Review of Public Domain

The Redundant Theatre Company Theatre breaks their own mold with their newest show, Public Domain*, moving away from their usual structure of thematically linked short plays and boldly debut an original full-length work. This work was collaboratively built from research about Sacco and Vanzetti, the Italian immigrant anarchists convicted of a double murder in the Boston area in 1920. The Redundants are stretching themselves to new limits, bringing their audience along into fresh—and sometimes uncomfortable—territory.

The show relies on a non-traditional patchwork structure that is communicated in the form of chapters, dictated by a voice announcer warbling from an onstage phonograph. The first couple of sections take a bit of time to set the rhythm, but by Chapter 4, the show has gained enough speed and aesthetic clarity to draw the audience into what is largely a thrilling and fascinating ride. 

Many of the chapters have the tonal quality and attitude of a circus sideshow or vaudeville, which gives the performers a wide range of creative options in terms of how to explore the themes and nuances of Sacco and Vanzetti’s story.

The play really gains steam in a particular section where Sacco, played by Rain Newcomb (all roles were juggled by the four actors throughout the show) is being coerced into taking part in a litany of Italian jokes by an enthusiastic, charming and ultimately sinister host, played by Willie Repoley. What begins as seemingly good-natured teasing evolves into something much more difficult to handle, and causes the audience to have a very challenging experience, as their laughter and applause fades into awkward smiles and discomfort. 

The parallels between the current atmosphere in the United States for Mexican-American immigrants and the attitude about Italian-American immigrants in the early 20th century is chilling, and the performers bring the audience into the depths of our history to get a better look at our present, with stunning results.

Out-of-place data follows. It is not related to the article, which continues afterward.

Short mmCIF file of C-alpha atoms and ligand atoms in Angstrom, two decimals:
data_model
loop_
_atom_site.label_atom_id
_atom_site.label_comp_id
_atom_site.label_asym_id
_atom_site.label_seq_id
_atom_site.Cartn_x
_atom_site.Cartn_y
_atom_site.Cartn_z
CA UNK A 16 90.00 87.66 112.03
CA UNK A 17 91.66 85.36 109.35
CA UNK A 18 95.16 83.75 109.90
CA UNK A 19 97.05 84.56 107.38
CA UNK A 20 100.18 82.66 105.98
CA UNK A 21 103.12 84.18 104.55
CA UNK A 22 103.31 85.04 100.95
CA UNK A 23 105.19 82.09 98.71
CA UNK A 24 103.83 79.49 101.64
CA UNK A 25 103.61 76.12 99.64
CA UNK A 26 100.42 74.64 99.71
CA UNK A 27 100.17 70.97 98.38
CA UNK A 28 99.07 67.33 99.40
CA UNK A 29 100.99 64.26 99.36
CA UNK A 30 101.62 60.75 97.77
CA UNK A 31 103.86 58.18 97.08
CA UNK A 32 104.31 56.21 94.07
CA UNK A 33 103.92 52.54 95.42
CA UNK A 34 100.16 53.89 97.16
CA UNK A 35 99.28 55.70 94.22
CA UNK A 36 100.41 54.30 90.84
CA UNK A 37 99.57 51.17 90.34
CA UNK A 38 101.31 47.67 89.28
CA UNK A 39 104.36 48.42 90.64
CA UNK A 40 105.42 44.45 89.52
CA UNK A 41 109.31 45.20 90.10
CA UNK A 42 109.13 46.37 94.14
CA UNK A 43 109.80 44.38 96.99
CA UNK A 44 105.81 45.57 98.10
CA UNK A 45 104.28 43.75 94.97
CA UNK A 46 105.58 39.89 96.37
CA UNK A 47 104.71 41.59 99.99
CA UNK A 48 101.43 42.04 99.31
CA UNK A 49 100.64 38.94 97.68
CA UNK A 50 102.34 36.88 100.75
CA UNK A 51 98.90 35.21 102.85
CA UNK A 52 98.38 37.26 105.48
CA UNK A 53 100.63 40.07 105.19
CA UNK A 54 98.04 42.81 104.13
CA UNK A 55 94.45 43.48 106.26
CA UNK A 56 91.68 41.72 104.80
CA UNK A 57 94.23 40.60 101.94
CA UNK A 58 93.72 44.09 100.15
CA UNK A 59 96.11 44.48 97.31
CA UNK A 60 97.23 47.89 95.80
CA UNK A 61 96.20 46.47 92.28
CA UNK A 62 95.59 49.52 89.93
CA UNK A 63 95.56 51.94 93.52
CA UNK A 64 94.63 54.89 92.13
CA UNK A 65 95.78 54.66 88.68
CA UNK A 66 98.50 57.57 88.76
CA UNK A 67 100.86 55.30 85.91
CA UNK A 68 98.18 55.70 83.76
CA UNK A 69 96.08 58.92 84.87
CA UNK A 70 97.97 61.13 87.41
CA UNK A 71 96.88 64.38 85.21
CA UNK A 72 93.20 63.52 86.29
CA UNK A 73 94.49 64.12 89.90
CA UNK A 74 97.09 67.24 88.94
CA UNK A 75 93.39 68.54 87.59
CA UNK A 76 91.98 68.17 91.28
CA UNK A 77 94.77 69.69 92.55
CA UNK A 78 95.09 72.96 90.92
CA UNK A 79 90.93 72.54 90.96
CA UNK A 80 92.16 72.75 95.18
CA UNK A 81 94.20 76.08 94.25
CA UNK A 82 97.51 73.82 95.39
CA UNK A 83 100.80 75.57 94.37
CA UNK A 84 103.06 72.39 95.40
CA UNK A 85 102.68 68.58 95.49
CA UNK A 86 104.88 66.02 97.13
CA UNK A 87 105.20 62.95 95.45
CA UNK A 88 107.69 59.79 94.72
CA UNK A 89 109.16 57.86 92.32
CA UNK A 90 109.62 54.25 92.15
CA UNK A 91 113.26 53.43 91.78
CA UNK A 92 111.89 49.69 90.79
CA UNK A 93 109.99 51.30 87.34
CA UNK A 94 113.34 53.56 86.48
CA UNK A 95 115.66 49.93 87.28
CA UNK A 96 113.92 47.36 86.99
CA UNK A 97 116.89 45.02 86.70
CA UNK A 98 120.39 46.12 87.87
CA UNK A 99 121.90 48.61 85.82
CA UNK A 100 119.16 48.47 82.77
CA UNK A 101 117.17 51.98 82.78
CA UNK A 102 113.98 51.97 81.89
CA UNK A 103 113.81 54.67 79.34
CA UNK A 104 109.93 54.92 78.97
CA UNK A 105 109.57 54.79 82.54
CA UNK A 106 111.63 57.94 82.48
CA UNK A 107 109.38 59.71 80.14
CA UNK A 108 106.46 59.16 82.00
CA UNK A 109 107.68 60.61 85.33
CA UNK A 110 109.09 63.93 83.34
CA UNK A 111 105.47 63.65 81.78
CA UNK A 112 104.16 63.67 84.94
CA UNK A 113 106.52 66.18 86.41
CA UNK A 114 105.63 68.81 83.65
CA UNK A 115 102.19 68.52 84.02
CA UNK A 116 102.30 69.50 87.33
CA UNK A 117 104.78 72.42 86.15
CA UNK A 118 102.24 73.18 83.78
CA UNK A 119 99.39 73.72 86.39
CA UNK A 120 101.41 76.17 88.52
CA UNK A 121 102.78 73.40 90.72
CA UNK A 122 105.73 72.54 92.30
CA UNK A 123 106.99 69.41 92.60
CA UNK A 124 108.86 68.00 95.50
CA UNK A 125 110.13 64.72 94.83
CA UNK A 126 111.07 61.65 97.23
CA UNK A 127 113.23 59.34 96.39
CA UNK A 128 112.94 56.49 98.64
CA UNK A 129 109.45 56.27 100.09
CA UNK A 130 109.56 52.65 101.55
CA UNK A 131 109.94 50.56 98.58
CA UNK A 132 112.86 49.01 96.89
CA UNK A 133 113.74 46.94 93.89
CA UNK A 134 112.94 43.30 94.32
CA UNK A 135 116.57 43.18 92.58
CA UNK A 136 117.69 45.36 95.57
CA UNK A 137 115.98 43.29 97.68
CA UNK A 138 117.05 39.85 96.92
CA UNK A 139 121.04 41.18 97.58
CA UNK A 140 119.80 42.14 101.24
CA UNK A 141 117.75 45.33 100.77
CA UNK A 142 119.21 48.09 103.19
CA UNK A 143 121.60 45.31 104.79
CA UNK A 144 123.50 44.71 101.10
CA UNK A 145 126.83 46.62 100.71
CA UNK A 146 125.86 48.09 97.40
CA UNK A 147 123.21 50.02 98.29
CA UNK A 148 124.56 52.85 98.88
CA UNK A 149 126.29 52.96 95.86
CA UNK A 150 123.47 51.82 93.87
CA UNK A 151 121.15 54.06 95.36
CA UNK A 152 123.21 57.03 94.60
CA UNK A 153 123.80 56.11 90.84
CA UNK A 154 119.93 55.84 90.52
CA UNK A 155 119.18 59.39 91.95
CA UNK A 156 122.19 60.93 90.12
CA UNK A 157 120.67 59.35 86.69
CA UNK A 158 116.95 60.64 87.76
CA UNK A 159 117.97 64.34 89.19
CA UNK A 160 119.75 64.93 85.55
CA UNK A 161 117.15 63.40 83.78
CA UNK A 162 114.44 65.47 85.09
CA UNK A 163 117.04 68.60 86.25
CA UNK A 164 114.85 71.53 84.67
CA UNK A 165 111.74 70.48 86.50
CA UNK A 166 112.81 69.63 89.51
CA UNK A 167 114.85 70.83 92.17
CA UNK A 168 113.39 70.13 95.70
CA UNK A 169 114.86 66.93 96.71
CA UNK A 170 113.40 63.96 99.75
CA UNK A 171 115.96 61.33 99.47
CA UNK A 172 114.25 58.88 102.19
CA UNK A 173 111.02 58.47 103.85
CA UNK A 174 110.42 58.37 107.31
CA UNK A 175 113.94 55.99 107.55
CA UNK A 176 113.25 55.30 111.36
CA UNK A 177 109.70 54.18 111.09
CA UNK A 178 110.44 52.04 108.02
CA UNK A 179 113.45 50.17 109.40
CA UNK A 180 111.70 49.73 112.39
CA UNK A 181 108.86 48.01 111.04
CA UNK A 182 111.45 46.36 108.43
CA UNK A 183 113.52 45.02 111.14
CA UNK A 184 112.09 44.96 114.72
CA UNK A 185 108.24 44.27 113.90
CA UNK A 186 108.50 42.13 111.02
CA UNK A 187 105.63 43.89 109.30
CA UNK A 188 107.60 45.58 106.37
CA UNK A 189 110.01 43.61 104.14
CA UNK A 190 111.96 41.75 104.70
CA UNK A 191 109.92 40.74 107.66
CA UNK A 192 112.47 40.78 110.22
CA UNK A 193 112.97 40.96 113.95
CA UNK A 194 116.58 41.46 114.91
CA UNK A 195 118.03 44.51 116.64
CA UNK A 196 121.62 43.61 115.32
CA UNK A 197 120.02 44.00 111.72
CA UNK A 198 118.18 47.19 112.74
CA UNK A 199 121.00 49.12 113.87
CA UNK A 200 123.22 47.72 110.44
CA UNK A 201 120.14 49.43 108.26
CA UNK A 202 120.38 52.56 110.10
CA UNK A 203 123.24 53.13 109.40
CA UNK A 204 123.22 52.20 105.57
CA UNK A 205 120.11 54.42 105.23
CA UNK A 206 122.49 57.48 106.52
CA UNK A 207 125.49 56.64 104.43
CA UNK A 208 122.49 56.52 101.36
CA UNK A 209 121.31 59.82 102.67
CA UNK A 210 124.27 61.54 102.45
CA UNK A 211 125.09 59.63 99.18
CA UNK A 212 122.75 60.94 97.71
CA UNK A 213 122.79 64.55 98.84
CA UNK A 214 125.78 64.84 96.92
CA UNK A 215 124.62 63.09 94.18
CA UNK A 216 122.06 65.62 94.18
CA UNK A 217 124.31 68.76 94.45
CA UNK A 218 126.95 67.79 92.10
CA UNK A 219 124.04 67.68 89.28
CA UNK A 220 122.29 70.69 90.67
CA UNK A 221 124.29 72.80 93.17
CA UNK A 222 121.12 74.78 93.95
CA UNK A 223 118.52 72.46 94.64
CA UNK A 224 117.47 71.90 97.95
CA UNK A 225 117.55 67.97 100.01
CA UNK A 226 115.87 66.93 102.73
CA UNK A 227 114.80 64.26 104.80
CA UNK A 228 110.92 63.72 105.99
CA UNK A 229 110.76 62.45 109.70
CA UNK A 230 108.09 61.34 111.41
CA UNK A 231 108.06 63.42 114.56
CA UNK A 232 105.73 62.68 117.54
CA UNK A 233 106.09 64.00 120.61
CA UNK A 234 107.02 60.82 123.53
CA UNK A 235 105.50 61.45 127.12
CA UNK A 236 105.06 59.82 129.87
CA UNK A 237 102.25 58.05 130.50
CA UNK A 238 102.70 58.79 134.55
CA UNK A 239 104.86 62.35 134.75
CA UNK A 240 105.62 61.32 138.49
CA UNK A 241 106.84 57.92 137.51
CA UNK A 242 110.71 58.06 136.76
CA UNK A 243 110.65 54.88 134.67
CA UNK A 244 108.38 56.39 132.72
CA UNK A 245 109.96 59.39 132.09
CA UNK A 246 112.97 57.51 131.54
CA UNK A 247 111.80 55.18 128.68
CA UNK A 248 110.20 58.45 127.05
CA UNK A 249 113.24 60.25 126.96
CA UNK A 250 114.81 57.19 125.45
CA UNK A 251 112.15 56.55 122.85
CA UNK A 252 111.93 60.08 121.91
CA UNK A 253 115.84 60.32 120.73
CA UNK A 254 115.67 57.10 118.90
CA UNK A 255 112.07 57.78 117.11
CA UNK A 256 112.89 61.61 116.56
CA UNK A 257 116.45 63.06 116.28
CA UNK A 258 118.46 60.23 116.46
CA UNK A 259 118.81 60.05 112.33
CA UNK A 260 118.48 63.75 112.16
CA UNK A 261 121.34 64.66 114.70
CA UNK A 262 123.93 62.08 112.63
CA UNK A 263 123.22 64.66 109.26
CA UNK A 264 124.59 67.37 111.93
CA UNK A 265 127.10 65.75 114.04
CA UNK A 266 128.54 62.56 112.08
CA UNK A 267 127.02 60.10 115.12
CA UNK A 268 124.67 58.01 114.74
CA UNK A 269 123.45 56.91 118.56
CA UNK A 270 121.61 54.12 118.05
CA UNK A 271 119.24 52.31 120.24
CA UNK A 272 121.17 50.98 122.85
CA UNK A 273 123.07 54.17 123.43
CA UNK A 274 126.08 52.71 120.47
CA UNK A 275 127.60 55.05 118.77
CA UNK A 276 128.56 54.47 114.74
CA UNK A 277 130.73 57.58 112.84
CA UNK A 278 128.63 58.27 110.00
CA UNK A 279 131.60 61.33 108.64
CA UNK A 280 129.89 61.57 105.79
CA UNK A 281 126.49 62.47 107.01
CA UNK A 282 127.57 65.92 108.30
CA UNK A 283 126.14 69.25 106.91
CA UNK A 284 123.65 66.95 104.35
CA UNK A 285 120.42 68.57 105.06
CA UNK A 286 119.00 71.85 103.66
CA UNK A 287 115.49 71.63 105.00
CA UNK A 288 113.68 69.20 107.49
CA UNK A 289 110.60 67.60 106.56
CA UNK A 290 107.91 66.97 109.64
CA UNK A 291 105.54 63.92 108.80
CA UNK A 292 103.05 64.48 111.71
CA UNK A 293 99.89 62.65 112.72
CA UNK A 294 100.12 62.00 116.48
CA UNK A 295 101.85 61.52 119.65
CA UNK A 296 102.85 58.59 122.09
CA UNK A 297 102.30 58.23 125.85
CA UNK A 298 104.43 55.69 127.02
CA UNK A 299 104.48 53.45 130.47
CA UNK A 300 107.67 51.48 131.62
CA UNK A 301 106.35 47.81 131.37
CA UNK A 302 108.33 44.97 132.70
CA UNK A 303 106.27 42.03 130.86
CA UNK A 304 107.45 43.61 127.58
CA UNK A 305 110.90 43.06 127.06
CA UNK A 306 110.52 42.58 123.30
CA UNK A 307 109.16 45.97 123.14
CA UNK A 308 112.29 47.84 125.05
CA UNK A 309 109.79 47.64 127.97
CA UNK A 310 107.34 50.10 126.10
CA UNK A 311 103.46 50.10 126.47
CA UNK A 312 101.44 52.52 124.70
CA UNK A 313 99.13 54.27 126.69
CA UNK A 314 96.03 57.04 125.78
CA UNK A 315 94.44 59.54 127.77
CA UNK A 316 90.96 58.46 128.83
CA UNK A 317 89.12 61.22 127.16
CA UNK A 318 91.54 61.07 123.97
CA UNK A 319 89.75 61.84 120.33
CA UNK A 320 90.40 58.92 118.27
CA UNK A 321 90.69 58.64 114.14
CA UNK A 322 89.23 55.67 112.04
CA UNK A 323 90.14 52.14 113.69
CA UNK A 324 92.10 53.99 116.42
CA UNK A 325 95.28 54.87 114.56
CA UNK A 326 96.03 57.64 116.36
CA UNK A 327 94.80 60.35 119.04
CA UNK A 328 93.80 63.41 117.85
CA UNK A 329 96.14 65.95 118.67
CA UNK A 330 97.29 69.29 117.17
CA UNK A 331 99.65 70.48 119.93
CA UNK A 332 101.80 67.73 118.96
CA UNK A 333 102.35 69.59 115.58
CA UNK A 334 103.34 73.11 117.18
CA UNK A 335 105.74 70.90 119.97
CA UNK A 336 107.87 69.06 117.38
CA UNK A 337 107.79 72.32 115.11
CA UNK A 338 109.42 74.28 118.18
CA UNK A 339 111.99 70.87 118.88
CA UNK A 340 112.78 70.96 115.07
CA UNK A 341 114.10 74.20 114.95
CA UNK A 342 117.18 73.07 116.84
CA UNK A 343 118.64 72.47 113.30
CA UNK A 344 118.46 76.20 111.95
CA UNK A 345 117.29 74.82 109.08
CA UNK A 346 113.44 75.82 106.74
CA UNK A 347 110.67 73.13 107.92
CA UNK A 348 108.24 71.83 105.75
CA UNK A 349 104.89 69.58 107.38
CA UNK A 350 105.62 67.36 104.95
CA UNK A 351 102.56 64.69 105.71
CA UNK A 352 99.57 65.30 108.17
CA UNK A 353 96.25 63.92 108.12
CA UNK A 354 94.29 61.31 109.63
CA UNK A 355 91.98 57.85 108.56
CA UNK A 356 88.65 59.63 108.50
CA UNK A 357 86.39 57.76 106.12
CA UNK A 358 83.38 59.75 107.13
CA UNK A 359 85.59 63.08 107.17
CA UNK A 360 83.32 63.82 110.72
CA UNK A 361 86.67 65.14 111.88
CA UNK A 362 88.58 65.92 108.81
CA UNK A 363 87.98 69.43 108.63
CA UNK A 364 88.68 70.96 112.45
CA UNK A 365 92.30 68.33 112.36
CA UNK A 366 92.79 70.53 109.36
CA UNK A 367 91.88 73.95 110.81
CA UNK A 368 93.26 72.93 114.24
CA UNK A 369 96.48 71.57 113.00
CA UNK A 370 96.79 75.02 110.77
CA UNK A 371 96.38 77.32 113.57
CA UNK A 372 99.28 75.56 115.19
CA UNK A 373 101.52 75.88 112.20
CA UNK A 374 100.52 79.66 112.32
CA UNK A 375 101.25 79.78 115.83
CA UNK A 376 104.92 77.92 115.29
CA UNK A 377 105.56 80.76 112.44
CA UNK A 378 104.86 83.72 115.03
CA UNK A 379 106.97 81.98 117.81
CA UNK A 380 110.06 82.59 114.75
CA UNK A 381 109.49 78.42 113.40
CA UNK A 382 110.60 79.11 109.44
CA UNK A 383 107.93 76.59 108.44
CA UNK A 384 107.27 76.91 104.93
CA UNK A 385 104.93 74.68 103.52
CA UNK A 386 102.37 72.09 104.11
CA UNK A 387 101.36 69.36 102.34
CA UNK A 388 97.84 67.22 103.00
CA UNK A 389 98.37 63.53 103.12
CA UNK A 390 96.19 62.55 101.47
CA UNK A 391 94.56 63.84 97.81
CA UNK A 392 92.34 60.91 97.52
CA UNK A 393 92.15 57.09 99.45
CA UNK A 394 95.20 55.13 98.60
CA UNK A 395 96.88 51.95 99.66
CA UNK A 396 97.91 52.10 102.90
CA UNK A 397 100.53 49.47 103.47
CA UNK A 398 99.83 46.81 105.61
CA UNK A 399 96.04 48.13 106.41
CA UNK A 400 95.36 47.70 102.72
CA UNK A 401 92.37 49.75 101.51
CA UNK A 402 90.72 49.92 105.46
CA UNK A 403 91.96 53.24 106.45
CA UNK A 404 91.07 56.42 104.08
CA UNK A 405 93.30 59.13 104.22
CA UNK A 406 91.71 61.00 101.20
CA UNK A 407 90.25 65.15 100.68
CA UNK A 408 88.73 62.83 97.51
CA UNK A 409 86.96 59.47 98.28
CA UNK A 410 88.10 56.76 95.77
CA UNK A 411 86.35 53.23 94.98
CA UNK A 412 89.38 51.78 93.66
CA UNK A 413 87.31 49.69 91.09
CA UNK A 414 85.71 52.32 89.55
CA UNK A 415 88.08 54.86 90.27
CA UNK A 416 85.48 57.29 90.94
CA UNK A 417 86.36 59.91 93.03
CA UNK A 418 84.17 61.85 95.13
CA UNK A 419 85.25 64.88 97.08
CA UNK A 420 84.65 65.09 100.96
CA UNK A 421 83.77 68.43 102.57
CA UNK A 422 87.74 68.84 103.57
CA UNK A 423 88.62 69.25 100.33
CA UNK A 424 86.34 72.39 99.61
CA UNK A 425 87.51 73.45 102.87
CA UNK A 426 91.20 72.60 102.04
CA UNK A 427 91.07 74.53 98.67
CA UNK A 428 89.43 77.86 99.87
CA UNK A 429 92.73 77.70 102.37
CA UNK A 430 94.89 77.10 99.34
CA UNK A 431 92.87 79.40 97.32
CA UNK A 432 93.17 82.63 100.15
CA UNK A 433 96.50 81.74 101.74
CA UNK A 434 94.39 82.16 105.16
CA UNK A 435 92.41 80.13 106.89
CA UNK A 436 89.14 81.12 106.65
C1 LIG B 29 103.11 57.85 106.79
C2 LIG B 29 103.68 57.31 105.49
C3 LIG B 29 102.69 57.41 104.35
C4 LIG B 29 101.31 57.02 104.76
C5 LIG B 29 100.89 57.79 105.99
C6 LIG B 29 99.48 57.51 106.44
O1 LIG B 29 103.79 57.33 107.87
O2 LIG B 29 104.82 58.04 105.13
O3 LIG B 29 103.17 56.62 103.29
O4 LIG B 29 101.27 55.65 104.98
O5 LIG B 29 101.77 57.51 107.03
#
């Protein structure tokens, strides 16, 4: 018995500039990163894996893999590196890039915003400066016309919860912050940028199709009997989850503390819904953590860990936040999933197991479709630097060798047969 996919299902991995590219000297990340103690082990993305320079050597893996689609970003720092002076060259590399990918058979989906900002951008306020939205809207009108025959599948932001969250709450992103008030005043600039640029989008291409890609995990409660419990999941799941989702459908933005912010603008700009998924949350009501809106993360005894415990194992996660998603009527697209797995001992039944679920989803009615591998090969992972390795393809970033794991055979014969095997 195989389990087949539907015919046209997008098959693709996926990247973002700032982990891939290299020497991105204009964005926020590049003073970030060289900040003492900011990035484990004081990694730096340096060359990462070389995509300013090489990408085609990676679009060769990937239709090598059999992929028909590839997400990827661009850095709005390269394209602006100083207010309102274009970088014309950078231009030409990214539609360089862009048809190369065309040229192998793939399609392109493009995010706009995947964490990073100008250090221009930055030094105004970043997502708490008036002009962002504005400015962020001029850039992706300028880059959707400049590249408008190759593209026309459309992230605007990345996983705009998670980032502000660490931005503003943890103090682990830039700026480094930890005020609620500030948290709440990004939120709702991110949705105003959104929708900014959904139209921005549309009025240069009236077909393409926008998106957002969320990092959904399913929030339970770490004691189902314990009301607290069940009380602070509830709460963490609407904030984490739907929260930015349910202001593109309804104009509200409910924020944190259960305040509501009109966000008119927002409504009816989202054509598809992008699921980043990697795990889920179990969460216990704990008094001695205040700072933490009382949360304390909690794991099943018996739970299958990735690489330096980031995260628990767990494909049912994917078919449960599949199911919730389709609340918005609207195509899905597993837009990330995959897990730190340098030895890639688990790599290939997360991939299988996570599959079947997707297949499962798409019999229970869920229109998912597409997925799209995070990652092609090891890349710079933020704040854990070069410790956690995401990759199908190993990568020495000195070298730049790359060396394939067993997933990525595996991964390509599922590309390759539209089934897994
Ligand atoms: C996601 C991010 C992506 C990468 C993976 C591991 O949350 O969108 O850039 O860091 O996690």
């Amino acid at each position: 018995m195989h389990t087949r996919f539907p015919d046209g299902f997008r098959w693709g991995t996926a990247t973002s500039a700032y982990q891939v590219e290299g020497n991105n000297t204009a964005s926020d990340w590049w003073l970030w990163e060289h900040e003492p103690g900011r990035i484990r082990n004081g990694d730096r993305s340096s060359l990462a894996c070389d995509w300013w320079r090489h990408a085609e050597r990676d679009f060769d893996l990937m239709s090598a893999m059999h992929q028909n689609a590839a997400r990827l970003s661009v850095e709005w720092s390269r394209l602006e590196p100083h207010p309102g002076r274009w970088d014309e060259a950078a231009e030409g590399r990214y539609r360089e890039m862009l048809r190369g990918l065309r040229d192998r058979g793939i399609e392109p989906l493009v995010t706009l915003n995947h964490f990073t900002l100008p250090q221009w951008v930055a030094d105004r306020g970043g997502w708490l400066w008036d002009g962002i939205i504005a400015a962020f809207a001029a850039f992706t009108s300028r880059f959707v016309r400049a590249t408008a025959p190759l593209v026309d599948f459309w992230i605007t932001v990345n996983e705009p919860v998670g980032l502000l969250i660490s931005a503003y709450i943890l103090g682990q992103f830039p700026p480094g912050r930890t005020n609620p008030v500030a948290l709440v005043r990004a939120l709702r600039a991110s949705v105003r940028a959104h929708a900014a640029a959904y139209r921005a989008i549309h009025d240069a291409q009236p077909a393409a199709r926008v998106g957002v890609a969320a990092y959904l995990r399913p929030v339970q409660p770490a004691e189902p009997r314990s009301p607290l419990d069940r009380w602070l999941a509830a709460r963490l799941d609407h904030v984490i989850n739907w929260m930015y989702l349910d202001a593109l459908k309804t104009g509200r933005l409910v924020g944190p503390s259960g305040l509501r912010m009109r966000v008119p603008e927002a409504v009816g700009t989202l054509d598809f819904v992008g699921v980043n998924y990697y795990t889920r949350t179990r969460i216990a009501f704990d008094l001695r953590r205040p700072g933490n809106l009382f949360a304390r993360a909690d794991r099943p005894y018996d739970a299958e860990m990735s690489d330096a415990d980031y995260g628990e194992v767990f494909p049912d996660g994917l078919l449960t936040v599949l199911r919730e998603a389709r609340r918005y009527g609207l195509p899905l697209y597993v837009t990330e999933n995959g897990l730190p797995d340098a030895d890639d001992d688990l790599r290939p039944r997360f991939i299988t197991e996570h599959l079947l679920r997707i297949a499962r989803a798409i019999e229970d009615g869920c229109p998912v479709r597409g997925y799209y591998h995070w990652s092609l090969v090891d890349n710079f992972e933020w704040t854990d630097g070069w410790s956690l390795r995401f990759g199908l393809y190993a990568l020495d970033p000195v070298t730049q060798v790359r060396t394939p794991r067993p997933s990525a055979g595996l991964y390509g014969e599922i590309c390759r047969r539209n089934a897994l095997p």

Other segments worthy of note include a brilliant turn by Rebecca Morris as Pinnochio, a choreographed dance number on yoga balls depicting the difficulty of finding an impartial jury and a “dramatic re-enactment” performed with large cardboard cutouts and mugging that was simply hysterical. The creativity and exuberance demonstrated by this company during the show was remarkable, and certainly is a milepost in their evolution and the tide of experimental new work in Asheville. However, the content of the show is ultimately unfunny stuff, and the final third of the show began to droop in pace under the serious weight of Sacco and Vanzetti’s inevitable end. 

A particular segment at the end of the show falls flat in its attempt to hammer home the intensity of the length of time Sacco and Vanzetti were imprisoned and awaiting the results of their trial. Without specifying what the actors do, to avoid spoiling the show’s reveal, part of the difficulty with the section is the lack of an intermission in what is essentially a full-length play, notification of which is not included in the program. Also, the actors announced their intention before the segment began, letting the audience know what they were in for, rather than allowing the understanding of the experience to slowly dawn on them, which would have had a much more powerful effect.